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K-Traditional Music (1)

  • 2021.1.29
    Recommended music
    ♡ It is one of the folk songs of Seoul and Gyeonggi Province. It was sung during the reconstruction of Gyeongbokgung Palace at the end of the Joseon Dynasty

    ○ Folk songs/Lee Eun-hye, Kim Se-yoon, Park Min-ju
    ○ Flute/Park Ji-won, Daegeum/Ohgyo-seon, Haegeum/Hwang Han-na, Ajaeng/Jin Min-jin, Gayageum/Hasora, Geomungo/Park Hye-shin, Janggu/Gang Jeong-yong

K-Cultural Heritage (2)

  • 2002.11.25
    designated date
    The carpenter, who is a craftsman dealing with wood, is divided into a ranch that builds Palaces, temples, or houses, as well as a small ranch that makes furniture, such as a wardrobe, door-gaps, tables, and soban, and other wooden crafts. Building wood refers to the manufacture of small facilities attached to buildings, such as windows, handrails, and closures.

    Currently designated as an intangible cultural asset in Gyeonggi Province, Kim Soon-ki is a small ranch specializing in traditional windows and doors. He uses red pine or yuksong when he can't find the spruce fruit, Chumok or Choonhyangmok. The windows he produced include the Wanja Changshi, the Three-Year-Old Gate, the Rainbow Gate, and the Flower Salmun.

    To make a flower pattern complete with the best floral print among the windows, several pieces must be cut and combined. Instead of simply cutting and attaching them according to the shape, they make and combine the doorknob in a way that crosses the bite.

    He participated in the restoration of Confucian schools, such as Gyeongbokgung Palace, Suwonhyanggyo Local Confucian School, and Hongcheonhyanggyo Local Confucian School, as well as temples and shrines, and produced windows and doors of Seojangdae and Hwahongmun in the Hwaseong Restoration Project.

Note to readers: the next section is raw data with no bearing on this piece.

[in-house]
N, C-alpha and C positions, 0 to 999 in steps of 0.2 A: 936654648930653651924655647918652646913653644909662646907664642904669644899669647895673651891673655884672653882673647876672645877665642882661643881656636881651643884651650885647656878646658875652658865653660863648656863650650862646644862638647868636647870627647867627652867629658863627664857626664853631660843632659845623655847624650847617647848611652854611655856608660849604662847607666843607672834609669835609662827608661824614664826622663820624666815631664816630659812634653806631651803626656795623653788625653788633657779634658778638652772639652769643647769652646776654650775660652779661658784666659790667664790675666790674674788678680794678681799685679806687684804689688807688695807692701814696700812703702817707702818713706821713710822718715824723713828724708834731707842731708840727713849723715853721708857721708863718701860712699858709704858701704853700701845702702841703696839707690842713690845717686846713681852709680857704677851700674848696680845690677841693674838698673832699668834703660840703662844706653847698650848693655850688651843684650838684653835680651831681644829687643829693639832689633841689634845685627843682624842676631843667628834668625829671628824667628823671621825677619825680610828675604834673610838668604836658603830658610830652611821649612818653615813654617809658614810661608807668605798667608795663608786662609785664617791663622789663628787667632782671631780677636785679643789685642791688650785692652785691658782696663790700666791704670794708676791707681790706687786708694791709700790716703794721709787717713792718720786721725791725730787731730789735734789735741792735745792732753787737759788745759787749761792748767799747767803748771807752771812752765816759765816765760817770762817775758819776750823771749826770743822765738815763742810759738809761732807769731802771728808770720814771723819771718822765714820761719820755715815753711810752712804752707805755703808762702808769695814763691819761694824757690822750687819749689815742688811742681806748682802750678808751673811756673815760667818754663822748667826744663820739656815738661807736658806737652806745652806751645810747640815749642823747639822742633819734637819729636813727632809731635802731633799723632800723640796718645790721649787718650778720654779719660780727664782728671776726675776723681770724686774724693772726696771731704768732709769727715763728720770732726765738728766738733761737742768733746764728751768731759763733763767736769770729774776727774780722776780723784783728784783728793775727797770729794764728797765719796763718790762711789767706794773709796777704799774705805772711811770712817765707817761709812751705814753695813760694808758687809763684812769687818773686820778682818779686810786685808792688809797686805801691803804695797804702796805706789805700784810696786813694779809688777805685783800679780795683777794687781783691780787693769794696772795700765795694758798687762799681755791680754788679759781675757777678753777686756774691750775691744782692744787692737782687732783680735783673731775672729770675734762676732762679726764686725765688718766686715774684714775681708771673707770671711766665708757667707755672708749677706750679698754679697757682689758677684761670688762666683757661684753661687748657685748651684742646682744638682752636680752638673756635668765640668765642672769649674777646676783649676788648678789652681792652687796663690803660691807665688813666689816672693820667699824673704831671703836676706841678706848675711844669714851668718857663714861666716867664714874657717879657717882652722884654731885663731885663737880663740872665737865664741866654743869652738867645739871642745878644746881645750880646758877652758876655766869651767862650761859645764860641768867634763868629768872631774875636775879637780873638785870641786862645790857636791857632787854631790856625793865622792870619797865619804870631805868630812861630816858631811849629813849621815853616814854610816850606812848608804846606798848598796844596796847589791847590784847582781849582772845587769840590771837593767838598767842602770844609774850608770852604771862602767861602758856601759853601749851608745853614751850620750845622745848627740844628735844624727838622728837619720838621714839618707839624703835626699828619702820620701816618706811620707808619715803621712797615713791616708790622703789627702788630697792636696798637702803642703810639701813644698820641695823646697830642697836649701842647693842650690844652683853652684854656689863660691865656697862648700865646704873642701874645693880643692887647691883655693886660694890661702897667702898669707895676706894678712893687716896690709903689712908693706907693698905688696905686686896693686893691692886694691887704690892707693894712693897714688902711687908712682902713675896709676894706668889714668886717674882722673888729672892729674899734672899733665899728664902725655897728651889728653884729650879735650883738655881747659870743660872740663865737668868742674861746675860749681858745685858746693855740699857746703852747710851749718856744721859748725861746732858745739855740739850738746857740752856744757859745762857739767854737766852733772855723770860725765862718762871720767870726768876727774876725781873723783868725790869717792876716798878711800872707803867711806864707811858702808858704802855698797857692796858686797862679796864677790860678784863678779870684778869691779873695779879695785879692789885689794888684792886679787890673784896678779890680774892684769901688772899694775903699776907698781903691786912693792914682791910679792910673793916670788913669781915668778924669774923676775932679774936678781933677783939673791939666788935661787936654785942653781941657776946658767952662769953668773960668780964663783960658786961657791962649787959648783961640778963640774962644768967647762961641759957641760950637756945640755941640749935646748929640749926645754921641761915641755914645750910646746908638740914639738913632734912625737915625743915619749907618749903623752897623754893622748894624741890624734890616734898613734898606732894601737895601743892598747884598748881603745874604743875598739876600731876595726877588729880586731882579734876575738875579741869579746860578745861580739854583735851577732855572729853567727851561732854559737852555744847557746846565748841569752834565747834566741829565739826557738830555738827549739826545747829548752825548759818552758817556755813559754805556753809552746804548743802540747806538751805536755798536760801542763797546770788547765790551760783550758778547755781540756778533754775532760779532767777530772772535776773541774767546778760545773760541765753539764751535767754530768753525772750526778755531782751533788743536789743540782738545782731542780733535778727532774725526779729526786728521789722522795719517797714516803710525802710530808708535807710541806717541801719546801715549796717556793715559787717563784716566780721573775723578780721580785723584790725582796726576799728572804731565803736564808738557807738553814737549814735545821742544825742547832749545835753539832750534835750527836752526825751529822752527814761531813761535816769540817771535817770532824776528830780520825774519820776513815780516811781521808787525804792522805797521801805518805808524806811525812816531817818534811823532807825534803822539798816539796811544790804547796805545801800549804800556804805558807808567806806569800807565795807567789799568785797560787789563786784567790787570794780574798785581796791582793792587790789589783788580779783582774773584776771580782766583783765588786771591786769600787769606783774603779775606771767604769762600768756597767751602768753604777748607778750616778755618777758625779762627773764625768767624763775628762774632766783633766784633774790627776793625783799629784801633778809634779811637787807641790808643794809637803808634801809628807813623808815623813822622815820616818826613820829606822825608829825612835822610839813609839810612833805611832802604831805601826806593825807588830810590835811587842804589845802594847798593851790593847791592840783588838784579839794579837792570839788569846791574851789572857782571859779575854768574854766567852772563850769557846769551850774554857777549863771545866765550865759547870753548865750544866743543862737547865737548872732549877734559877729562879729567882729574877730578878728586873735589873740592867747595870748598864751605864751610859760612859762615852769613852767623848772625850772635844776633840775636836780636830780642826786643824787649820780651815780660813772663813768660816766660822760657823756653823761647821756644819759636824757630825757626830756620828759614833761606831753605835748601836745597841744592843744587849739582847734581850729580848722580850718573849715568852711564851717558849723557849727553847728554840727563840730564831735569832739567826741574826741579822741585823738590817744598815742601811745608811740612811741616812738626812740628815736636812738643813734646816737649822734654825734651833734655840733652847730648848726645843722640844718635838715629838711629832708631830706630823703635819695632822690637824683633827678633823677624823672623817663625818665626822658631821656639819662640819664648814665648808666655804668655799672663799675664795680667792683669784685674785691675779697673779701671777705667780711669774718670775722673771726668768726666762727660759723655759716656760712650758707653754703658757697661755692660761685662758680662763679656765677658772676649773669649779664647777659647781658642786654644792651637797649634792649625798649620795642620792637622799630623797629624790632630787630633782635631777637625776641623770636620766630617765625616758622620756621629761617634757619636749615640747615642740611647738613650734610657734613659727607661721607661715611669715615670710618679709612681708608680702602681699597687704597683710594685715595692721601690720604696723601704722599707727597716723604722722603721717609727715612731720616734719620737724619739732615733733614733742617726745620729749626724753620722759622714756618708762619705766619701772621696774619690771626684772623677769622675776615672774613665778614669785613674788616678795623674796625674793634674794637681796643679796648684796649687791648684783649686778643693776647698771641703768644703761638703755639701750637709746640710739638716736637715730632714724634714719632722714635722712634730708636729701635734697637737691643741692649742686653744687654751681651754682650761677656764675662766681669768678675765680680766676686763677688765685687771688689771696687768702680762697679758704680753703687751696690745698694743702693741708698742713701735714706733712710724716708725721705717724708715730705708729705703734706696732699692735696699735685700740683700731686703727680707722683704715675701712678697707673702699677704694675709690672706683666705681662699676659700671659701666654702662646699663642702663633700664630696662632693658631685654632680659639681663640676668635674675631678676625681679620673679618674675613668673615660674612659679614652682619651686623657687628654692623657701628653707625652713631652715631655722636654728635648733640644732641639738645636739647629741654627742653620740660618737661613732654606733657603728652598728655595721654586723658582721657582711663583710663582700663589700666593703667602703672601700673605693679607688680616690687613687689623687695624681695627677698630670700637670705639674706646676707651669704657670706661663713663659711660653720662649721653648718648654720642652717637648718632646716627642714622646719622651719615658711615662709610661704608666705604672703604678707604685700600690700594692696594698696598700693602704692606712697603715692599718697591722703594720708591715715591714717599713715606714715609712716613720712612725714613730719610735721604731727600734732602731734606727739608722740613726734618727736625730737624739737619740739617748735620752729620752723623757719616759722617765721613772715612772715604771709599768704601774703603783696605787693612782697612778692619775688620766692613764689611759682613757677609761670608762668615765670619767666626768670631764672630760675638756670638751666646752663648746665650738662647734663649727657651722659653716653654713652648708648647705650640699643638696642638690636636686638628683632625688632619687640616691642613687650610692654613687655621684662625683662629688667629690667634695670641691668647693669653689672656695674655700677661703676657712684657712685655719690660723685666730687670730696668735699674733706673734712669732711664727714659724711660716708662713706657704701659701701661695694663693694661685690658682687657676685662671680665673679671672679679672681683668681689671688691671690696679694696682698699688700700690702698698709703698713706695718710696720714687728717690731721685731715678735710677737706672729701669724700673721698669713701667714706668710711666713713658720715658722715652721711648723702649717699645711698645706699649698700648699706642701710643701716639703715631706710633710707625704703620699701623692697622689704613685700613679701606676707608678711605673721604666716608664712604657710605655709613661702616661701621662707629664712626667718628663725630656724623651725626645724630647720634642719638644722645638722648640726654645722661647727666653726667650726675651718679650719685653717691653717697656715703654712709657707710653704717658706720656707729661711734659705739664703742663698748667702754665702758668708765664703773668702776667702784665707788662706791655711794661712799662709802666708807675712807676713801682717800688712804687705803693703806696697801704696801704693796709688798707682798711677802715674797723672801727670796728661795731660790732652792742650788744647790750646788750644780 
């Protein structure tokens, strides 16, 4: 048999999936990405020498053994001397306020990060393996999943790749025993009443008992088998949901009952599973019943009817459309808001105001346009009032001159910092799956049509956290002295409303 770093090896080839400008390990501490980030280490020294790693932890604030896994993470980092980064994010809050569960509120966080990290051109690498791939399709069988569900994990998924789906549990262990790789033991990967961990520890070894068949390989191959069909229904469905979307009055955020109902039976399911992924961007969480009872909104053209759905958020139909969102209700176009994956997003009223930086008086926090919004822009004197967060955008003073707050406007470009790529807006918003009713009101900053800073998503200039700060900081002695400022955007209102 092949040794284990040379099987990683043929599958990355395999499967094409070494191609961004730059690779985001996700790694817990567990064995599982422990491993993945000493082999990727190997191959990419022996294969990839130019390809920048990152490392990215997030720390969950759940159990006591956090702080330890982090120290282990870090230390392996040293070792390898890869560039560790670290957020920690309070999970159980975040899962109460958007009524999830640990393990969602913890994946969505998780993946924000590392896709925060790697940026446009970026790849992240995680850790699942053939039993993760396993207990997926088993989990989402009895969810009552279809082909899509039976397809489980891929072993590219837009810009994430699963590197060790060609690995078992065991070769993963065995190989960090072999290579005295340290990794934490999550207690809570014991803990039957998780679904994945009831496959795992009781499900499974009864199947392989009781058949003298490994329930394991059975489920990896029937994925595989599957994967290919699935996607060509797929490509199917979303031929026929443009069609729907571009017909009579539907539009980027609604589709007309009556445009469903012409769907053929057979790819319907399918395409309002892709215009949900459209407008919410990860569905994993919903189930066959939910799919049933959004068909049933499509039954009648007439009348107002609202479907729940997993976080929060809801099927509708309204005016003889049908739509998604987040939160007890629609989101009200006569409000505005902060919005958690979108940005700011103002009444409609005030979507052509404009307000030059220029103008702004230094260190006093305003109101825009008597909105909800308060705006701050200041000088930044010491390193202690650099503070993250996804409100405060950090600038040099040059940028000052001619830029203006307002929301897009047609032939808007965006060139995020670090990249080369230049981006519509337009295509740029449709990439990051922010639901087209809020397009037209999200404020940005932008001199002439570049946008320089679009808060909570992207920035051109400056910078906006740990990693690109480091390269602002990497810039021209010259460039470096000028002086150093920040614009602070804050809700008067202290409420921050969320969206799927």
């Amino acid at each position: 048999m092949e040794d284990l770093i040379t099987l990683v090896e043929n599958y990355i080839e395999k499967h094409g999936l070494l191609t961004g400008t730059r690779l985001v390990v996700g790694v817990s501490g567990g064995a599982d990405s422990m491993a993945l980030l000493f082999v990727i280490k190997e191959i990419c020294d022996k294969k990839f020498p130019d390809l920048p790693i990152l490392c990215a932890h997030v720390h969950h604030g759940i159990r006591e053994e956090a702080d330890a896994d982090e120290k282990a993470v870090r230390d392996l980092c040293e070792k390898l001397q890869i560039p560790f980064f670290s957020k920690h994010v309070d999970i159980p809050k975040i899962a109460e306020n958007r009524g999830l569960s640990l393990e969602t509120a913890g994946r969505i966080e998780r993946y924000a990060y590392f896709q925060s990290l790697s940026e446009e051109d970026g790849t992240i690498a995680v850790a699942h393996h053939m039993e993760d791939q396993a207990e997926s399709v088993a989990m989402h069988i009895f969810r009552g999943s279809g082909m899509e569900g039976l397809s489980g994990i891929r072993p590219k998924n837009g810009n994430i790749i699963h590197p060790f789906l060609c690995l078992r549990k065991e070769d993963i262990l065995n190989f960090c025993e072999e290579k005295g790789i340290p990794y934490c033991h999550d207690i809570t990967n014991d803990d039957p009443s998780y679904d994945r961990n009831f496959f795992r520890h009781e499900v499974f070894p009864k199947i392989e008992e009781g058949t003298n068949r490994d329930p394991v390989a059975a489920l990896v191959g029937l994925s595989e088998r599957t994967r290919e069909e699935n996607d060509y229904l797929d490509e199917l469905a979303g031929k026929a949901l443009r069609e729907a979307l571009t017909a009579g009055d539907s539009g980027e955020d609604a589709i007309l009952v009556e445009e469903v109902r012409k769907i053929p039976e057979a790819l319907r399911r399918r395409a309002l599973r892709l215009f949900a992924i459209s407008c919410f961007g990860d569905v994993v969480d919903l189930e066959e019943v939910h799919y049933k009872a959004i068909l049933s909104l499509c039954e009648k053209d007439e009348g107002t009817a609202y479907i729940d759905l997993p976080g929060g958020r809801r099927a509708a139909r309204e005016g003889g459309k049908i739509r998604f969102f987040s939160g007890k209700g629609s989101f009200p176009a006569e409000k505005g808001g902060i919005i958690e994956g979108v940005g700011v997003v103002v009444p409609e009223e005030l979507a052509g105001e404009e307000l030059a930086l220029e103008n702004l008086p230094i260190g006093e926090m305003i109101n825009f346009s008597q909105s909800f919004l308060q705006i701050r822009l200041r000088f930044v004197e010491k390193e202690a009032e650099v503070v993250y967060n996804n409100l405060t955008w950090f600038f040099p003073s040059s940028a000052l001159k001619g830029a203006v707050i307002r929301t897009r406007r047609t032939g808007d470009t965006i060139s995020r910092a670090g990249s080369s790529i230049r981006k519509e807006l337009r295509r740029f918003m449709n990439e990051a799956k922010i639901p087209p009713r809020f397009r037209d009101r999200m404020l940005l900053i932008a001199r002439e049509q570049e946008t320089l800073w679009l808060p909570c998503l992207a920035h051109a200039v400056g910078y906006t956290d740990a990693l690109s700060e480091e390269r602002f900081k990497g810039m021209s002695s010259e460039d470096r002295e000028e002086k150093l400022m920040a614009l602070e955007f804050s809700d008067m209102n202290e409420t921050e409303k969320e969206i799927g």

• 2000.10.19
    designated date
    Sajikdaeje is a national rite given to the god of land and grain, while Sajik means the god of land, and Jik means the god of grain. In ancient times, when a country was established, a ritual was held to pray for the people to live comfortably in the land and grain gods. The memorial service for the resignation, which has been held since the Three Kingdoms Period, offers a glimpse into our ancestors' gratitude for nature.

    King Taejo of the Joseon Dynasty established Jongmyo Shrine and Sajikdan Altar (Historic Site No. 121) along with the royal Palace to set up Jongmyo Shrine on the east side of Gyeongbokgung Palace, Sajikdan Altar on the west, and Sajikdan Altar in each province to pray for the comfort and good harvest of the people. Sajikdan has assigned divisions (Taesasin and Futosin) and direct divisions (Tajiksin and Hujiksin) to the east and west). The ancestral tablets of Taiji and Taijik face north to the south of the Dansang, the huto god to the left of the Taoist god, and the latter to the left of Taijiksin.

    Usually, ancestral rites were held in February and August, and a rain ritual was held in the event of a major national crisis or drought. The procedures and formalities for holding ancestral rites have changed little by little over time, but gradually we moved away from the stage of imitating the Chinese ways and had our own examples. Various kinds of grain including raw meat of cattle, pigs, and sheep are prepared today, and the rituals are held in the order of spirits, emperors, jinchan, choheonrye, aheonrye, Jongheonrye, Eokbokrye, Cheolbyeondu, Songsin, and Mangye (Mangye).

    The music, dance, food, clothing, and rituals used in Sajikje, as well as our own ritual procedures for holding rituals, help us understand traditional culture. In 1894 (the 31st year of King Gojong's reign), the system was changed to the new government system, and was abolished by Japan's coercion in the 2nd year of King Sunjong's reign (1908). Since then, it was restored in October 1988 through the testimony of the late Yi Eun-pyo, who was the holder of the Jongmyo Jeryeondae. Currently, the Sajik Daejebongsa Committee, located within the Jeonju Yi Clan, preserves and inherits the Sajik Daeje.